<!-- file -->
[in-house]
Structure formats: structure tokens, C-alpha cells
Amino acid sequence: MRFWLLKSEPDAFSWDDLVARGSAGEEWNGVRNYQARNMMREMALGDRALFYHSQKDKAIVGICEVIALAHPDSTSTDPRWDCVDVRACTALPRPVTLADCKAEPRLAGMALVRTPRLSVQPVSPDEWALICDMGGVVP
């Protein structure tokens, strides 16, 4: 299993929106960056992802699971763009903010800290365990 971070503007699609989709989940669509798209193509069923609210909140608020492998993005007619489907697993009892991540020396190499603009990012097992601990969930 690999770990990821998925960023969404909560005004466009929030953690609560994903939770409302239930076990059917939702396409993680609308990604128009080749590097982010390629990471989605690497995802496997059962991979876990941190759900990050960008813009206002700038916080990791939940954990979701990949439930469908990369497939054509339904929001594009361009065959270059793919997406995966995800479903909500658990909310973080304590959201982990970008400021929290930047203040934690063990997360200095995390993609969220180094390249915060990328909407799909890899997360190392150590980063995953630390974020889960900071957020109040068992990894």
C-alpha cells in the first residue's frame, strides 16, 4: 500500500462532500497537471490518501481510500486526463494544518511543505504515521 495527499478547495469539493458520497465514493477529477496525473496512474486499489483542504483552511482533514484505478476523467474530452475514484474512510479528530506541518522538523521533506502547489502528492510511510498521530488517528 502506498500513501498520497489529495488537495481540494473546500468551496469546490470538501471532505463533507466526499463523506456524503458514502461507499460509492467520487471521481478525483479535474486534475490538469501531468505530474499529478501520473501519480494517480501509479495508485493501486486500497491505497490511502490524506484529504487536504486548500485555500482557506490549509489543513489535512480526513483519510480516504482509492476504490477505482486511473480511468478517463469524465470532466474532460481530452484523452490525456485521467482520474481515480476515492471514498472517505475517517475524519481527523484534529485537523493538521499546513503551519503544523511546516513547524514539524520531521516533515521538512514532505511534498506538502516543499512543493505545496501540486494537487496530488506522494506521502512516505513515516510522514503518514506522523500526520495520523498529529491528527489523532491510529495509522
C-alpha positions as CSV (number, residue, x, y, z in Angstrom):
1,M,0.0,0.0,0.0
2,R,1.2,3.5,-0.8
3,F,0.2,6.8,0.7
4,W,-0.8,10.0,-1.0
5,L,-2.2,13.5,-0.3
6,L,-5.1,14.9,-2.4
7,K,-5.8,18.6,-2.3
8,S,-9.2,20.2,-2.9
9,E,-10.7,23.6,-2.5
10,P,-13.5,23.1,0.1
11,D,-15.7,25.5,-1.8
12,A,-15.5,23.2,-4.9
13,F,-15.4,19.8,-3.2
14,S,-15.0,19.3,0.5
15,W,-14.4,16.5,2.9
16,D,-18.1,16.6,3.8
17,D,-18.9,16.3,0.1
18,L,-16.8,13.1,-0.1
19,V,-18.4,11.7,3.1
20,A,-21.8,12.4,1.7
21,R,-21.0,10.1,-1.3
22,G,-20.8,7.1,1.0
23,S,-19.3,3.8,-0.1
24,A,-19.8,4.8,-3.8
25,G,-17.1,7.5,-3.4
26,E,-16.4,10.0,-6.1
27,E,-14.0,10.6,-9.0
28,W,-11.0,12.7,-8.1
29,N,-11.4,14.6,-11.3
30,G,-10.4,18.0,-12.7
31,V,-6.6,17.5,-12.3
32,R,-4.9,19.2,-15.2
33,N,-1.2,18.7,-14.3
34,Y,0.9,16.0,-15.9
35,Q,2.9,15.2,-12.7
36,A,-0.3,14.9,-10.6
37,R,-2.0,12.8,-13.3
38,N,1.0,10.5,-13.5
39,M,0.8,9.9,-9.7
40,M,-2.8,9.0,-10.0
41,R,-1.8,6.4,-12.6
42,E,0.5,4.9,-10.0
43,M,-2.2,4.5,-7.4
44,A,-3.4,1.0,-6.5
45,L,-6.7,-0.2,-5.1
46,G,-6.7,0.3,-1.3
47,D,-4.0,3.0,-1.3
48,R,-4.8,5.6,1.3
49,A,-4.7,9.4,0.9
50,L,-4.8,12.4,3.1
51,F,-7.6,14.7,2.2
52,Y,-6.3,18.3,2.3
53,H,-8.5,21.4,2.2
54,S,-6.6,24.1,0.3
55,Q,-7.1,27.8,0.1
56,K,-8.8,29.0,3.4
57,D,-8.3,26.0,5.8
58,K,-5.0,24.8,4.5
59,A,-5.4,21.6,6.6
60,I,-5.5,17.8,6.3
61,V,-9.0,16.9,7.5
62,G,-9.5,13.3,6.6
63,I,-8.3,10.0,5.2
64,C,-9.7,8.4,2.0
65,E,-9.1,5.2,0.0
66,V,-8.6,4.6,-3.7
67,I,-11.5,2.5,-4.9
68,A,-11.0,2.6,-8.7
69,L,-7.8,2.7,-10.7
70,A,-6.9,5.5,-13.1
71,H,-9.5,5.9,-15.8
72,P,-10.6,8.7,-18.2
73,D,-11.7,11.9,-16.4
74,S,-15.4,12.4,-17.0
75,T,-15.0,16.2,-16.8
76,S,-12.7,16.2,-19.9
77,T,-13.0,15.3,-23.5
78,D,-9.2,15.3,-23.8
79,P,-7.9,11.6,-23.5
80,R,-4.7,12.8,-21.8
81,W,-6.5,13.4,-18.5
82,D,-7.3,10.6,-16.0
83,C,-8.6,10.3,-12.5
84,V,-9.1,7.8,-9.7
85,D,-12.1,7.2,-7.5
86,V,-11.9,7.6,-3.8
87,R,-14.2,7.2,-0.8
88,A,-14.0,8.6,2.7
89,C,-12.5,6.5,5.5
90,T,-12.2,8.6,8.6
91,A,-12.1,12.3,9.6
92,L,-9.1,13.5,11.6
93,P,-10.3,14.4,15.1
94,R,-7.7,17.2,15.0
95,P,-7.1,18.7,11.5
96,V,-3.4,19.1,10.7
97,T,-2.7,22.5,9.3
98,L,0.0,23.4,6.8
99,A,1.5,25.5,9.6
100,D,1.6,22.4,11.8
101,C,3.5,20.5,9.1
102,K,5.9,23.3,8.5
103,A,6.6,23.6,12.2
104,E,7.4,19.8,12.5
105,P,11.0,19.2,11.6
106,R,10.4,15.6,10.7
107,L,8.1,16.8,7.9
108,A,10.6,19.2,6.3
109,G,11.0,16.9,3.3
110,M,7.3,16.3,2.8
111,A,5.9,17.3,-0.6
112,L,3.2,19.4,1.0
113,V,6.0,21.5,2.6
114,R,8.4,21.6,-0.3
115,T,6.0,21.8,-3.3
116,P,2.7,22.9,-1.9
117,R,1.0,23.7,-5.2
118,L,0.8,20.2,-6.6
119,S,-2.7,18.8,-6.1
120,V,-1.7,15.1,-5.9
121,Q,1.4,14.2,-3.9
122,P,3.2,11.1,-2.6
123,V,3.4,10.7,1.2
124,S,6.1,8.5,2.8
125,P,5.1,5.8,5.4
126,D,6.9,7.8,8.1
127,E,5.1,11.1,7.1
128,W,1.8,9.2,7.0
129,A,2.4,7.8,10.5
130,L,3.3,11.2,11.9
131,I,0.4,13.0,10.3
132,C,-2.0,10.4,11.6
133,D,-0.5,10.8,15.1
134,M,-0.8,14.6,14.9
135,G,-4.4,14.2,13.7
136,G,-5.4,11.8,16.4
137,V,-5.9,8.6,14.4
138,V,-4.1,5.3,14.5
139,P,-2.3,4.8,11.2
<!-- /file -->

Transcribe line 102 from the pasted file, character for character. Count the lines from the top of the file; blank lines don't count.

96,V,-3.4,19.1,10.7